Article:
Every day, more and more women are seen wearing their sneakers to work, school, shopping, or wherever else their day might take them. Are the women of New York City on a new health kick? As if. A new fashion kick, however, is more likely. These are not your typical sneakers. These kicks have a built in wedge that not only adds a stylish flare and level of dress to your sneaker, but they elongate and flatter the leg as well. Finally, there’s a way to be comfy and cute without looking like you’re on your way to bed or the gym. Credit for this fashion trend goes to designer Isabel Marant, who works to combine fashion with comfort—a feat sometimes considered impossible, as we’ve all heard the phrase “beauty is pain.” Thanks to Marant’s flagship design, beauty is now accessible literally on the run. Although Marant’s version of the shoe goes for a hefty $300, so many brands have followed suit that even our most frugal fashionistas can afford to buy themselves a pair. These versatile shoes can be paired with nearly any and all cuts and color of denim, dress pants, and even skirts and dresses, which as we know would be a major fashion faux-pas with traditional sneakers. Ladies, prepare yourselves to be unprepared. No need to buy an outfit to fit these shoes, they will fit nearly anything in your closet! Personally, I am on my third pair. I wear them to work, on dates, on errands, anywhere where I need to look cute, yet stay comfortable. From bedazzled and embellished, to simple and conventional, every girl can find a pair to fit her style personally. Ironically, the only place where these high heels fall short is at the gym.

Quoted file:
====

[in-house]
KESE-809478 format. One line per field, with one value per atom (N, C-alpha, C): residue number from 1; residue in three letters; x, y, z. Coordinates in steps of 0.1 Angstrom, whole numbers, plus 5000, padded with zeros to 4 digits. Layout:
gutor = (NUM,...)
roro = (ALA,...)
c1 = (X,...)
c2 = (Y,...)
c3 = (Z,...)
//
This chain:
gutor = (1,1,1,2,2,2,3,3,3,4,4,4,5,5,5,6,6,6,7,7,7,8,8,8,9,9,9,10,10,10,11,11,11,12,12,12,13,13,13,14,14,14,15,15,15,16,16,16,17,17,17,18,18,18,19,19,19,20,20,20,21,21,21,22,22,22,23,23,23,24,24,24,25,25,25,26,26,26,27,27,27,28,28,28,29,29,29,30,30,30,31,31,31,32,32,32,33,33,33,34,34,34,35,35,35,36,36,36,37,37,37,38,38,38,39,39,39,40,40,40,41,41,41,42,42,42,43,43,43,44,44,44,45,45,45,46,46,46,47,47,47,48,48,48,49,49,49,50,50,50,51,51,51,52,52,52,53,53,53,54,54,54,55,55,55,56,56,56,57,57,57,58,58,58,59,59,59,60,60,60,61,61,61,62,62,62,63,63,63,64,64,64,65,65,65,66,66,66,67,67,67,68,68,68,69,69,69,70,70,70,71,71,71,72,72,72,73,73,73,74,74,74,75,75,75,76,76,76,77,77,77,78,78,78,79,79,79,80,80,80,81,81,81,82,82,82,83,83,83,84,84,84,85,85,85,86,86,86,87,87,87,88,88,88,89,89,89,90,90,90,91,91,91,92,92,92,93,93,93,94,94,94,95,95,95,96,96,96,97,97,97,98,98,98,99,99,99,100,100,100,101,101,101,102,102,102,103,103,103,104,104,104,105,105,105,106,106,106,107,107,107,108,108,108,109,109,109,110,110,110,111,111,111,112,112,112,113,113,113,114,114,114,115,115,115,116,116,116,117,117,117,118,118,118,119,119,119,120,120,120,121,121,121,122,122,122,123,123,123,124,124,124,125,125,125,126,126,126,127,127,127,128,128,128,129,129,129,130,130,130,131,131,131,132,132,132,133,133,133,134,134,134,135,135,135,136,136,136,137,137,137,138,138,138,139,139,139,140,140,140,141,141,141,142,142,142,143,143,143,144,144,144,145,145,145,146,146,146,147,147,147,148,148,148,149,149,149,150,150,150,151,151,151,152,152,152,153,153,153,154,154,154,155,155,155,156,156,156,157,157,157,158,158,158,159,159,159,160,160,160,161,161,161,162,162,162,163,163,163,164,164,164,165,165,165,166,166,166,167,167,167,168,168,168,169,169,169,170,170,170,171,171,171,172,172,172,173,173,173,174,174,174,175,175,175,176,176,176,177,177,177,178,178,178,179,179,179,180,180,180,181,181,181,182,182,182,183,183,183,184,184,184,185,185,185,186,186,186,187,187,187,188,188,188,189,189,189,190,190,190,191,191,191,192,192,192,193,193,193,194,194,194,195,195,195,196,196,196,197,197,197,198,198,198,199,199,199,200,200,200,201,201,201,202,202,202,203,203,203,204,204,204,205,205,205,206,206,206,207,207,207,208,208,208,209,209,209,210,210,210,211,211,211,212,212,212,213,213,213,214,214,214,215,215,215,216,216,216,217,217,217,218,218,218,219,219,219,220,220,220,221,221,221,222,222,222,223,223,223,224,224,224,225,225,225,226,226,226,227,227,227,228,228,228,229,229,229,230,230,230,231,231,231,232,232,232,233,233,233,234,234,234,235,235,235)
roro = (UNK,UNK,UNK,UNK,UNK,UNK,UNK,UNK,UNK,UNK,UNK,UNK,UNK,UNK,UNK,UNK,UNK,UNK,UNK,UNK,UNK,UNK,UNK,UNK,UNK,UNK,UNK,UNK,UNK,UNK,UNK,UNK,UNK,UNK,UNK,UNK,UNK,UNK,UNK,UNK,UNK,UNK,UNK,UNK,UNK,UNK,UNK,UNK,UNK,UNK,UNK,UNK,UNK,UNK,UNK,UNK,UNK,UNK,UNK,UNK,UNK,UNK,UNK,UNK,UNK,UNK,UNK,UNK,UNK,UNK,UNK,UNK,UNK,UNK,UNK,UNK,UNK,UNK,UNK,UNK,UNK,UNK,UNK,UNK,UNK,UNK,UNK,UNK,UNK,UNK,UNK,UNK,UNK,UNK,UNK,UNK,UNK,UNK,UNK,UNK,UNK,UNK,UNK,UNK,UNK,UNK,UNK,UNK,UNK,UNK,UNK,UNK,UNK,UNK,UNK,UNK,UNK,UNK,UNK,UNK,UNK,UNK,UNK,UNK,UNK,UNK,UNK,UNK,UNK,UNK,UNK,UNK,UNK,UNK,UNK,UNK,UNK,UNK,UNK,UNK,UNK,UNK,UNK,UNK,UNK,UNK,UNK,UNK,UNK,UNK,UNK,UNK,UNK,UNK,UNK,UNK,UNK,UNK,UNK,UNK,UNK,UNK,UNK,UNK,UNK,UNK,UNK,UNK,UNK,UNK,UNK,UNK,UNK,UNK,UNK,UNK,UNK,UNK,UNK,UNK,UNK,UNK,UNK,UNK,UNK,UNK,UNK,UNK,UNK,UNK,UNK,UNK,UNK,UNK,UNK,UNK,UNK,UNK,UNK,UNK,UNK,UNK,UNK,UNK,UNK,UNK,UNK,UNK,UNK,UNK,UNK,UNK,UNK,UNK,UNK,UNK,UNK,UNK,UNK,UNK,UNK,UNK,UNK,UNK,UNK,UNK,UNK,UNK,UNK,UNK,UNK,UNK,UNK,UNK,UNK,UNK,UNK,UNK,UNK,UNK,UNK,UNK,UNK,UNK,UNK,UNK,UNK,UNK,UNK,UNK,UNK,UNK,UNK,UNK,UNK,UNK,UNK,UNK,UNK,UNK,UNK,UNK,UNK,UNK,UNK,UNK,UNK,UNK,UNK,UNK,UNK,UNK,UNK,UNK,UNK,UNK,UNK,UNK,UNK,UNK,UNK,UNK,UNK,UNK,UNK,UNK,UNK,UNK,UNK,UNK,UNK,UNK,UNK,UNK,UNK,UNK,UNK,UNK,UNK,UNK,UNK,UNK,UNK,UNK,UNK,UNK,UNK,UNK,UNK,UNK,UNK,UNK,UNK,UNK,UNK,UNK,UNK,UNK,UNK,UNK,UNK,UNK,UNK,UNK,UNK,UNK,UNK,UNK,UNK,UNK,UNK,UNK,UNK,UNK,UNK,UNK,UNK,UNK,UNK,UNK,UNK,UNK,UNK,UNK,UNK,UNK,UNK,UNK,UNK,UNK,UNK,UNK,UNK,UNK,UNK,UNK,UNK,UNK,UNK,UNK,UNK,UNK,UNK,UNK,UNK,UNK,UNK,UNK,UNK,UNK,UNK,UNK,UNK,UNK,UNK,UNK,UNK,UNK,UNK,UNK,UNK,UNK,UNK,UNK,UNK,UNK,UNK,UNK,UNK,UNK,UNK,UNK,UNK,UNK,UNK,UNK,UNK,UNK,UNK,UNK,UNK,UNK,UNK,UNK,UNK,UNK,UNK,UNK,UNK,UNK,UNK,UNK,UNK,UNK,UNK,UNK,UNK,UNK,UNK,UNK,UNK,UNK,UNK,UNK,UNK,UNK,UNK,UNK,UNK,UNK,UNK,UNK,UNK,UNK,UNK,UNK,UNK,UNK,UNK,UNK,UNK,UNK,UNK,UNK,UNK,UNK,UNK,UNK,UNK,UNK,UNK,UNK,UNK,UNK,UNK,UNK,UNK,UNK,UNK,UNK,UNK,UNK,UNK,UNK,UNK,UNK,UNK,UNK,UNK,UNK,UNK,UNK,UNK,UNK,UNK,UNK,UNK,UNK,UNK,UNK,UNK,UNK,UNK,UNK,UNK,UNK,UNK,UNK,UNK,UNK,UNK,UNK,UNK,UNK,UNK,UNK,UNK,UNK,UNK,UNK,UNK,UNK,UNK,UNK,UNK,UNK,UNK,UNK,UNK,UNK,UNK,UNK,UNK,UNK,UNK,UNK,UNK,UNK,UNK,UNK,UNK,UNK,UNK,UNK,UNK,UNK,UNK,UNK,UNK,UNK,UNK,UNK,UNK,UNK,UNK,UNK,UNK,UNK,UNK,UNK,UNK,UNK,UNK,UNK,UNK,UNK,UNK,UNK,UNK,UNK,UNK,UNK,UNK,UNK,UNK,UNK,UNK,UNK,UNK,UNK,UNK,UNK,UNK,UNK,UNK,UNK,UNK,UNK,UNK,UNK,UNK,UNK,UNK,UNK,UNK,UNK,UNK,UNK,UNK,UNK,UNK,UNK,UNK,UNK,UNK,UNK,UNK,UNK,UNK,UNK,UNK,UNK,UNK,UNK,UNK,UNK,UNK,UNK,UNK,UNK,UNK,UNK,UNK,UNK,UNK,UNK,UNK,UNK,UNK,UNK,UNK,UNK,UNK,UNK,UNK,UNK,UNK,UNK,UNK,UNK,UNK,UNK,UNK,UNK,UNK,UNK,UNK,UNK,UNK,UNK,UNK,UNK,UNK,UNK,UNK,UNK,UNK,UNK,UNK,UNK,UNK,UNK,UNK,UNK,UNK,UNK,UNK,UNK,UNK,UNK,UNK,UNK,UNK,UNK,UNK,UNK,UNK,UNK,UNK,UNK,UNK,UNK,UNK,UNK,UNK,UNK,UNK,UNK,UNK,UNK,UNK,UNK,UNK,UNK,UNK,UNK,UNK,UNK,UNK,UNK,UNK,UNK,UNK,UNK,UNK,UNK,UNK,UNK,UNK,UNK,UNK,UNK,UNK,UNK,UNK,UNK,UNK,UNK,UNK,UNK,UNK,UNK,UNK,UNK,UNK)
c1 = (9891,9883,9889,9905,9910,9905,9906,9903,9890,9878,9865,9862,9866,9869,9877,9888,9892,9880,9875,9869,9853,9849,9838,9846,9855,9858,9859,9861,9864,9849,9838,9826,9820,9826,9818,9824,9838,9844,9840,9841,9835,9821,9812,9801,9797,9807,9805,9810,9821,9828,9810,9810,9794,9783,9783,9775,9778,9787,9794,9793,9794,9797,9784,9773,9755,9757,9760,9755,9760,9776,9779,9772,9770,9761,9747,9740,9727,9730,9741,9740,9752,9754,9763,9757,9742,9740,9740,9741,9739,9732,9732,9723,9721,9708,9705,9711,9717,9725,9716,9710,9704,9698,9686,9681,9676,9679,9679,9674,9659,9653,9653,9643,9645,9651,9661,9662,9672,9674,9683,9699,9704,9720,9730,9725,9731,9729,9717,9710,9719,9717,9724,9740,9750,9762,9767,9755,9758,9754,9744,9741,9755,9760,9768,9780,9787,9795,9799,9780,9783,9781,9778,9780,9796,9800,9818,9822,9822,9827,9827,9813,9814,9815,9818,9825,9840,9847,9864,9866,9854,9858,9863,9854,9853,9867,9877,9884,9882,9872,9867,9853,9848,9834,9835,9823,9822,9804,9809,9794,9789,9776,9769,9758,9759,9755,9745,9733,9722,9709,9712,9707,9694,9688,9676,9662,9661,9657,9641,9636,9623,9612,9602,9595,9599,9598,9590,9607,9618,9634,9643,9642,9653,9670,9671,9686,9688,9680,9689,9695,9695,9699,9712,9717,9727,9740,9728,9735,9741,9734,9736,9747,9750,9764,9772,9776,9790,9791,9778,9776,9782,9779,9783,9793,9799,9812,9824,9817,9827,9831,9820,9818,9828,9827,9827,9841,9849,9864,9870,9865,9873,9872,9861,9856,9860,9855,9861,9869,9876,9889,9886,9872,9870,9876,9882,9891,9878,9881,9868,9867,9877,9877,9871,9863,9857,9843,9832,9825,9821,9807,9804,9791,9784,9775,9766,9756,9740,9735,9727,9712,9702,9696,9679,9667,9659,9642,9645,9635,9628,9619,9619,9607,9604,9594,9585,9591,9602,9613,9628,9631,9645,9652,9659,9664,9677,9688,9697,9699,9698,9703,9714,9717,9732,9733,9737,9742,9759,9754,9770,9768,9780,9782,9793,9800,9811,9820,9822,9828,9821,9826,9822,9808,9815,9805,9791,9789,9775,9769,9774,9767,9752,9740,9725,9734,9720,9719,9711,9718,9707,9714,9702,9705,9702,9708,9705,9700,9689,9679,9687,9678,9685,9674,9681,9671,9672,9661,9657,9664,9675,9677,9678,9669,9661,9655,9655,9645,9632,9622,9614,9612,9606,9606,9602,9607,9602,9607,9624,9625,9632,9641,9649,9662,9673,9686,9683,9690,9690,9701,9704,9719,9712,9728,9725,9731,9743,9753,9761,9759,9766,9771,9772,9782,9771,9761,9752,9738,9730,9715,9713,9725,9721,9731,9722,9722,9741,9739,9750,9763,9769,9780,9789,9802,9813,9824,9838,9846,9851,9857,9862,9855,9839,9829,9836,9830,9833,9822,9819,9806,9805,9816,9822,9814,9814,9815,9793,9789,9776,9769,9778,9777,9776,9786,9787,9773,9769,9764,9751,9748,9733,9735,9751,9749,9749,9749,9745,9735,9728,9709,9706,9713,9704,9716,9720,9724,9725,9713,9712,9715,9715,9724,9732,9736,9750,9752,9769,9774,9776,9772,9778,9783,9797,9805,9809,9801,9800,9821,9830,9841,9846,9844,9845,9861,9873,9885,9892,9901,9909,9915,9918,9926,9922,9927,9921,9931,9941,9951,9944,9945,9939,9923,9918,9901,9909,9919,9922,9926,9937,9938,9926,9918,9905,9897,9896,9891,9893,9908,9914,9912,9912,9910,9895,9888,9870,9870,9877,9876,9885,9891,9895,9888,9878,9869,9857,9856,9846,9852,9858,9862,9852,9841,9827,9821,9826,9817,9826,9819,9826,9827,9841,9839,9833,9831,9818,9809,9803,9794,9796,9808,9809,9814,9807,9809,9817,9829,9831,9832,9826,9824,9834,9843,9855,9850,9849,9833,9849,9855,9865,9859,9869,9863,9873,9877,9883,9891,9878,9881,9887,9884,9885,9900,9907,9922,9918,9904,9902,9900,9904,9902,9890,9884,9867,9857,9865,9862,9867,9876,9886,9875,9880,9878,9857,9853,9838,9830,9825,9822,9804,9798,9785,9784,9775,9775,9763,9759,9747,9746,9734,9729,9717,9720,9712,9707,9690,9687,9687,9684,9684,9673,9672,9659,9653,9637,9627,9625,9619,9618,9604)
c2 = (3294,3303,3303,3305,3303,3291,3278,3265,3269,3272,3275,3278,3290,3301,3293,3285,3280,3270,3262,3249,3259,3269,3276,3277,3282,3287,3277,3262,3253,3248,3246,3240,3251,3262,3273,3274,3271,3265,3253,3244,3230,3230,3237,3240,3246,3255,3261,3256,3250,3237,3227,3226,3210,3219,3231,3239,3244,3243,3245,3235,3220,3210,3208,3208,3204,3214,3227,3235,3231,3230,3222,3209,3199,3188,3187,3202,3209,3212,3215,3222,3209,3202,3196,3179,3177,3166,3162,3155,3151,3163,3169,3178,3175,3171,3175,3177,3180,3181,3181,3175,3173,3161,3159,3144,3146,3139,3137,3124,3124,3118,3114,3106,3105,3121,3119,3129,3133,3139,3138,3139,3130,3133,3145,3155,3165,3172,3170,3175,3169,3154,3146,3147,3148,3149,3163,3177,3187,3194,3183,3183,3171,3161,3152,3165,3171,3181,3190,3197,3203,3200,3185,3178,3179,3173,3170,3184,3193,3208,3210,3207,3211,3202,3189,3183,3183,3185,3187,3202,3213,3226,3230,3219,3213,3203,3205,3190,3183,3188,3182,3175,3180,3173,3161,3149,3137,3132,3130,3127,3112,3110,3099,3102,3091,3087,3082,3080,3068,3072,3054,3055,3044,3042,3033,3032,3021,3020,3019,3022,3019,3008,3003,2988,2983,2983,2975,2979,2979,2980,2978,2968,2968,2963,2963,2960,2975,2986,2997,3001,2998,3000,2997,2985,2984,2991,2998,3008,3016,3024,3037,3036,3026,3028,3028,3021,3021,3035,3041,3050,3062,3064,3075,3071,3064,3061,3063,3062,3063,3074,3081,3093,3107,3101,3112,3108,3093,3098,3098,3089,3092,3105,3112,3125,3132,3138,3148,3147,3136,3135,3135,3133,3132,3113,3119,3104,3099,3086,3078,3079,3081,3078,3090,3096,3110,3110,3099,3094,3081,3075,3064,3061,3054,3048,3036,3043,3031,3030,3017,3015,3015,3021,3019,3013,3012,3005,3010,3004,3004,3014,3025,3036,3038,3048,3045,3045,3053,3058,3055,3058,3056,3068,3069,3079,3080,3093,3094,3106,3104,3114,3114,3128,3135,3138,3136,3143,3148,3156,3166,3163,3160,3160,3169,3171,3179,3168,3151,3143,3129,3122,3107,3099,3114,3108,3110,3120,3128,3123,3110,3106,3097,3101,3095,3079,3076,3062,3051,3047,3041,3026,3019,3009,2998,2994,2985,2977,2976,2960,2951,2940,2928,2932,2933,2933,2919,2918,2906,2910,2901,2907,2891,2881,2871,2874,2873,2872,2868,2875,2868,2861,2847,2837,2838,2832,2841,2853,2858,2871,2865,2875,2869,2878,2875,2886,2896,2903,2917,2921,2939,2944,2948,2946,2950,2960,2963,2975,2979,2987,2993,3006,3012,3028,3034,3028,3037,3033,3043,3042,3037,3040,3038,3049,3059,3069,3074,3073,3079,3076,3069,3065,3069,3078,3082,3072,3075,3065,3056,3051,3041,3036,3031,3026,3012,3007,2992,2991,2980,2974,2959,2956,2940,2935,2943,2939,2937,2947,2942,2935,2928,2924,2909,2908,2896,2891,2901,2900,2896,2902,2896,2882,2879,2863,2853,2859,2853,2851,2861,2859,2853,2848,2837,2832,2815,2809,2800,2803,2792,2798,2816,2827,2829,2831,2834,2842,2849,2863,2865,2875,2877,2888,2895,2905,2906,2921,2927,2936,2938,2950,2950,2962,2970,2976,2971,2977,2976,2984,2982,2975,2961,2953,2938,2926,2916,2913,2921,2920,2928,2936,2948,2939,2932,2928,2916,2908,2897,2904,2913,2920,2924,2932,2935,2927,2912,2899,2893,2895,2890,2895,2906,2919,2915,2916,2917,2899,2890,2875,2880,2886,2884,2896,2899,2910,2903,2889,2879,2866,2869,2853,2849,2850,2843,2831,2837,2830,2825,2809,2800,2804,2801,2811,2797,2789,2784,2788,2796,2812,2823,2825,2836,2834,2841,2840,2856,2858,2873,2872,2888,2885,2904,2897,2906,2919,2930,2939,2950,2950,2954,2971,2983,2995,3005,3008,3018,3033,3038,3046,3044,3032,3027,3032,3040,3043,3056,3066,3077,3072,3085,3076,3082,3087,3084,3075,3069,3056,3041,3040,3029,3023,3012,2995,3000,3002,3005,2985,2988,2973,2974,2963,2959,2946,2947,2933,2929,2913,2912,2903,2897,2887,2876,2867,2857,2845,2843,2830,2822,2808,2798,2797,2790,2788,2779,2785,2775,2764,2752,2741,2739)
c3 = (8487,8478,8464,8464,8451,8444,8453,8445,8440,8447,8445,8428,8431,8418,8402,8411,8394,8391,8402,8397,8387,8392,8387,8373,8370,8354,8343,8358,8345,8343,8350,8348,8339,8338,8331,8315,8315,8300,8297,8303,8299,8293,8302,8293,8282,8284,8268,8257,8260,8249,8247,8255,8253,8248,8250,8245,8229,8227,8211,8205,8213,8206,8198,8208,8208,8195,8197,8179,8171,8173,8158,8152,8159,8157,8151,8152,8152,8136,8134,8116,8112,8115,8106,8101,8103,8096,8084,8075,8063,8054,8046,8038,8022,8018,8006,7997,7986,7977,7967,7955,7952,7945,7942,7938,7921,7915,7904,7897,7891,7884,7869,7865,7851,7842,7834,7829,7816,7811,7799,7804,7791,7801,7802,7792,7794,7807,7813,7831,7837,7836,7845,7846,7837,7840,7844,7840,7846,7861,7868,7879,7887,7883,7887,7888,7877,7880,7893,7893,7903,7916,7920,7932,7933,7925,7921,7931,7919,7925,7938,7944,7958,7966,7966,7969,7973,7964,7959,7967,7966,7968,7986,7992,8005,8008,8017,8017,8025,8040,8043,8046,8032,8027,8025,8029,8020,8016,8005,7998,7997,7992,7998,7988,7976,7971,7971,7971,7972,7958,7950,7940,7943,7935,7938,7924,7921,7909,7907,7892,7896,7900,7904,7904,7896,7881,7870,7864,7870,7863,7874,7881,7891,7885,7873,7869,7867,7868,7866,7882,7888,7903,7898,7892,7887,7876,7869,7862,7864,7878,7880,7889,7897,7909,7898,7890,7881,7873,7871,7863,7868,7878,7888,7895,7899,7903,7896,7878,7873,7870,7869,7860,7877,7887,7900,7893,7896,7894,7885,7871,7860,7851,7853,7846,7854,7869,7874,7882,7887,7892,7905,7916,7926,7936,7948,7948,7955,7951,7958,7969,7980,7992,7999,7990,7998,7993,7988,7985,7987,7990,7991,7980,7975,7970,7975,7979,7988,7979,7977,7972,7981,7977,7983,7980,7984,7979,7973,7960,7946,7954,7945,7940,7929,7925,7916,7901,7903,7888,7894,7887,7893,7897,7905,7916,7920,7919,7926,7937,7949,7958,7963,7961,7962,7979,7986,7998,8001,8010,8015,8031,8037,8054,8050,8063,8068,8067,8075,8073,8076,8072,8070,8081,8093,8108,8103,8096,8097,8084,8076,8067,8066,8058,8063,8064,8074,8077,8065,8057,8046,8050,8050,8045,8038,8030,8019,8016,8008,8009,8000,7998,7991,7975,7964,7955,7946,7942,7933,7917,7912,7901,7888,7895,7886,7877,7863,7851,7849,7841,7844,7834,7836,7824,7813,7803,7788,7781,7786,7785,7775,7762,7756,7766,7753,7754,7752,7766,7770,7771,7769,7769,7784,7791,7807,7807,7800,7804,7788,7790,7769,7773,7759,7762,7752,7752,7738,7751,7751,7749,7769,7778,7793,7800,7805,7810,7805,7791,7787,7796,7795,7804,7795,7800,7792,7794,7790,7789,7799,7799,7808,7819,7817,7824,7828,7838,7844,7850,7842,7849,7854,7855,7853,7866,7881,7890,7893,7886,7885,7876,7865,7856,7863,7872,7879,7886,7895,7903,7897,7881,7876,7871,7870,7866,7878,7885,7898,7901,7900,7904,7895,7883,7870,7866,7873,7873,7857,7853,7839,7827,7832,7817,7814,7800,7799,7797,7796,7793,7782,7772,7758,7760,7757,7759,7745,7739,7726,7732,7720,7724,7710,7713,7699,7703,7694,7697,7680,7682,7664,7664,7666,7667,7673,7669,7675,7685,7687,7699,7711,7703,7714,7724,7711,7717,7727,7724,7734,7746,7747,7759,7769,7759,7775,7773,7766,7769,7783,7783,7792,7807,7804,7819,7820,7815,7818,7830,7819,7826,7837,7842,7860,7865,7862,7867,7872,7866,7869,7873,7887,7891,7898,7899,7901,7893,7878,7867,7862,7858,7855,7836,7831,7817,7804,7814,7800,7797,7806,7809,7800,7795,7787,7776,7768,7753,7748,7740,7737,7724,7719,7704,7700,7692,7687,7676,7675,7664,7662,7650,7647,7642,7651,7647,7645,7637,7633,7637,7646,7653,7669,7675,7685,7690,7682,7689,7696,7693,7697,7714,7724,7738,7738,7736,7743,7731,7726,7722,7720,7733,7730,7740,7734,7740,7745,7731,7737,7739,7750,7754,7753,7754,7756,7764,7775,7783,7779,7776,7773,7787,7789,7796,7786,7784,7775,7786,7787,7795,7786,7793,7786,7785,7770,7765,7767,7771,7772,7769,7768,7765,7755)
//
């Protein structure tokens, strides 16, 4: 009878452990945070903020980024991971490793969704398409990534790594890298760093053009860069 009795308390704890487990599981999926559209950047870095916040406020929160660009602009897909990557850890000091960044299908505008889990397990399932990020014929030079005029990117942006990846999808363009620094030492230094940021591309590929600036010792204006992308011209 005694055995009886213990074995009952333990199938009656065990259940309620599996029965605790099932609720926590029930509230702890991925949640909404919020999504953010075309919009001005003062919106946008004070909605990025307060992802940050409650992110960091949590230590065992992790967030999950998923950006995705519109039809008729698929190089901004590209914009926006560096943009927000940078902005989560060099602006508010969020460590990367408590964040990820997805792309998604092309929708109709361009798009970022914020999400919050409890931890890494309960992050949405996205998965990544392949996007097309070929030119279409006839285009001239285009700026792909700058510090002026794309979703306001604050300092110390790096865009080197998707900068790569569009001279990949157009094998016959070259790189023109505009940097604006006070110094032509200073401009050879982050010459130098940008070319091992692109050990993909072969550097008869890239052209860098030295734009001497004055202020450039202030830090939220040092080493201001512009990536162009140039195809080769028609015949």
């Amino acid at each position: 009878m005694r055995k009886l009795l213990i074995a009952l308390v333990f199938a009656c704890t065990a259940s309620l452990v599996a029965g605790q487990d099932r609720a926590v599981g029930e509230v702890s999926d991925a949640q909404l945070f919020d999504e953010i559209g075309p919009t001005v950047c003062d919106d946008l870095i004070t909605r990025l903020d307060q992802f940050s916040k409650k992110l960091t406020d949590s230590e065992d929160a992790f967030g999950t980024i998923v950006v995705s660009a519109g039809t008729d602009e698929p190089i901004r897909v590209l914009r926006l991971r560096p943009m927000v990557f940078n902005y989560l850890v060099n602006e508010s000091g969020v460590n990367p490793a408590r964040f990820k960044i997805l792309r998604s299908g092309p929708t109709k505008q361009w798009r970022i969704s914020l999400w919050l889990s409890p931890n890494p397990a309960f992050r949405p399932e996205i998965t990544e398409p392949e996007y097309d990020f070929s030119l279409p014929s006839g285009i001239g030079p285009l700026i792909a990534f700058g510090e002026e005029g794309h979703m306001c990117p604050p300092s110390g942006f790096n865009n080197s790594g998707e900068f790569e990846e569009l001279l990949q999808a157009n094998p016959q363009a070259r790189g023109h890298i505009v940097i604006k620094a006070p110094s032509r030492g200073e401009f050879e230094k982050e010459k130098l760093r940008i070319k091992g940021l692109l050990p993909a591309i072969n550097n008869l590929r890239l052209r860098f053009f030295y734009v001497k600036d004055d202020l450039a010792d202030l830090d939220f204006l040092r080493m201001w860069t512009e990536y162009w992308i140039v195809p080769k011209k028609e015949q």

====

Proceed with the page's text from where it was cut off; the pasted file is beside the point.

It’s no secret that the fashion industry has always grappled with the issue of representation, and Latino representation is no exception. The glossy catwalks of the 80s and 90s were nearly completely dominated by the (white), nepotistic European fashion houses of the day with little room for Latino designers to showcase their talents, let alone share their culture with the world; for the few that did exist–Carolina Herrera and Isabel Toledo come to mind–their Latino identities were noticeably secondary to their work. But now it’s 2023, and though the industry is not without faults, Latino/a fashion enthusiasts can now see their cultures and experiences reflected in fashion at all levels. While plenty of Latino men have made their way in the fashion world, I’d like to specifically focus on the women–who have been historically vastly overlooked–who are changing the game and pushing the boundaries of design by bringing Latin America to high fashion.